To understand the accumulated amortization of assets, understand that the assets in question are intangible in nature. These assets are usually long-term and are not physical in nature. Achieve accumulated amortization through the reduction of the intangible account lump sum incrementally. Over the life of the asset in question, calculate amortization in a constant incremental fashion for a maximum of 40 years. Record the accumulated amortization of assets directly against the total asset account, much like you would write off the accumulated depreciation as Contra Asset Account in the actual account balance. No accumulated amortization account is necessary.
Then, there are copyrights. Copyrights give the owner the right to reproduce a product for a period of time. There are also trademarks that are the “faces” of a company for years (e.g the “whopper” for Burger King).
Finally, there are licenses that give an organization or person the right to perform a certain act or sell a certain product. There are leaseholds that are payments to ensure that an asset will be sold from a lessor.
Amortize all of these examples in accordance with their amortization rate and how long the agreement actually lasts.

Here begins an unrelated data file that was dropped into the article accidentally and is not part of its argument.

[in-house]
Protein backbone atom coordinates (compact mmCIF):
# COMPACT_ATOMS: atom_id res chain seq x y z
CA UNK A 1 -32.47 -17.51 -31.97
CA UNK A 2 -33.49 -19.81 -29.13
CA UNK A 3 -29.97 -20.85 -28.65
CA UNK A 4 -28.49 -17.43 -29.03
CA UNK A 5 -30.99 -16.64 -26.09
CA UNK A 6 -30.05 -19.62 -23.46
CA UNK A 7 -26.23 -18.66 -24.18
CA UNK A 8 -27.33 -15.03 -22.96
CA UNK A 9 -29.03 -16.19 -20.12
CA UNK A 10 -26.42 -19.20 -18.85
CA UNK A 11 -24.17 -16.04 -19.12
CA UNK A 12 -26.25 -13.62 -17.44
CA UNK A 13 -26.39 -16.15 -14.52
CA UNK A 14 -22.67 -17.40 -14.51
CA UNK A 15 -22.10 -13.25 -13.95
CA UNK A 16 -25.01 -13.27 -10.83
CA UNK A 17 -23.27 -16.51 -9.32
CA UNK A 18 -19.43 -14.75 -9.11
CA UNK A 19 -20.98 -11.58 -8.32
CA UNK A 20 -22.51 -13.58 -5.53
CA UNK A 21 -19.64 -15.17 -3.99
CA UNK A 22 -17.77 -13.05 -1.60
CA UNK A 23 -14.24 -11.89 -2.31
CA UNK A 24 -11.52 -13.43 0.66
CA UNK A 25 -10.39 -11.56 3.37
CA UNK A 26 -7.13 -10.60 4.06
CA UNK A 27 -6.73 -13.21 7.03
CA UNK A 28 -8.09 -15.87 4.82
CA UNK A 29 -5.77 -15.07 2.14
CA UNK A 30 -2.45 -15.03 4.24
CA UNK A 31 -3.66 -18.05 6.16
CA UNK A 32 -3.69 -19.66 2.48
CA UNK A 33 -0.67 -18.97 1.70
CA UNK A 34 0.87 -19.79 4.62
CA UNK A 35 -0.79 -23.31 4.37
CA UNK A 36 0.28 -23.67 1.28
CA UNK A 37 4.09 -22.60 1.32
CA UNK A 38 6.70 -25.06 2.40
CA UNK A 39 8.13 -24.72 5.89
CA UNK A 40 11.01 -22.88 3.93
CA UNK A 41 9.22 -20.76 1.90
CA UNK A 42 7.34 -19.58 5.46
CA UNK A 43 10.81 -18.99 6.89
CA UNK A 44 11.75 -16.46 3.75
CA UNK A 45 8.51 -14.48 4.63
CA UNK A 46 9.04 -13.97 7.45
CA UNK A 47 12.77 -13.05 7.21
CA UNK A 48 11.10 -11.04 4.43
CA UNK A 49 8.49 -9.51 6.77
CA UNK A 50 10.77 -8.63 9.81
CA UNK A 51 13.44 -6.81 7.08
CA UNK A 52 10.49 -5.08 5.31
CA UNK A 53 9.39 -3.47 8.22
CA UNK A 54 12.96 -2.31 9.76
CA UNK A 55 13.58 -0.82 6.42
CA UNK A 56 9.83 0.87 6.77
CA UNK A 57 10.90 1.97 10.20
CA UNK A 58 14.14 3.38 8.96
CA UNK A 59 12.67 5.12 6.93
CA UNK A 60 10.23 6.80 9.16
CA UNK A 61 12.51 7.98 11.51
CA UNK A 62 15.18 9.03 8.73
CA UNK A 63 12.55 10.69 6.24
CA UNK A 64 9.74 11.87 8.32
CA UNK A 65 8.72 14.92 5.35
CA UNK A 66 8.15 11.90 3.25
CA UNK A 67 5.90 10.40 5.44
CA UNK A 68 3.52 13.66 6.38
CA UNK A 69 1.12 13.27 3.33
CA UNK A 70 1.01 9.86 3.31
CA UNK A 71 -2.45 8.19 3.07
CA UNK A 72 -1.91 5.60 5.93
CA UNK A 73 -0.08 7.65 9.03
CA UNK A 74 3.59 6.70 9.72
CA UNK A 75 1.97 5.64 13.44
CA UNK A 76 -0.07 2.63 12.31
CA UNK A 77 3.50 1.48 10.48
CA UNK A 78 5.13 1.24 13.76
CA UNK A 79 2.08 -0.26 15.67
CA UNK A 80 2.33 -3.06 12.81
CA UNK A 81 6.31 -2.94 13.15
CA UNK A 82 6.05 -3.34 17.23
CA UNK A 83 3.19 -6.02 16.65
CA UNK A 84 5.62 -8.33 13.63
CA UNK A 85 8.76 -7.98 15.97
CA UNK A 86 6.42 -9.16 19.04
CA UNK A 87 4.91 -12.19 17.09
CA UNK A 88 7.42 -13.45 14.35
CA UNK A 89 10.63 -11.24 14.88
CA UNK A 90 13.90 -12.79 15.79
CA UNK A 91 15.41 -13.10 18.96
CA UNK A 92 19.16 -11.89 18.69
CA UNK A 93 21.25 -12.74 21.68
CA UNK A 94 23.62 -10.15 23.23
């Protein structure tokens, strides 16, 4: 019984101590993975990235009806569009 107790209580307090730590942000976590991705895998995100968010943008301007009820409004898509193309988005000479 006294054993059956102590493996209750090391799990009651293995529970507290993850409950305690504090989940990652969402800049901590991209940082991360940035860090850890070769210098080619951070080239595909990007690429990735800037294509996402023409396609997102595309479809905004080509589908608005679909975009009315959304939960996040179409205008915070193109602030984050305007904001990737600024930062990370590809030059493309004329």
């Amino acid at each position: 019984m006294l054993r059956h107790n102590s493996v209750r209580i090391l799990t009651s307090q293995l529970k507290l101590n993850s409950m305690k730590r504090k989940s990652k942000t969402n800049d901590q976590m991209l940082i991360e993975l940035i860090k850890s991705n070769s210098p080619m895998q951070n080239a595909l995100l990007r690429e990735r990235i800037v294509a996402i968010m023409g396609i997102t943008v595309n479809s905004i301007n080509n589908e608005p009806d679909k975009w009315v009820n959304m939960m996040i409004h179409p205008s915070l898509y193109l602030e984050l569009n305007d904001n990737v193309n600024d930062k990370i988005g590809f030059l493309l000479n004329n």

Now, you know the types of accounts amortized. So, observe a particular example of accumulated amortization in a real world situation.
For example, Burger King wants to patent a new breakfast pancake sandwich called the “flopper”. Burger King wishes to purchase a patent on the sandwich for $500,000. The company believes that the patent is going to be useful for 5 years. The regular journal entry for the patent is simple with a debit to the patent matched with a credit to cash. In order to correctly amortize the patent, record a separate debit as “amortization expense” for the patent. Then, match it with a credit that matches with the debit for the patent recorded earlier.
To determine the amount for the patent, simply take the amount required to purchase the patent. Then divide it by the number of years used for (in this case $100,000/yr).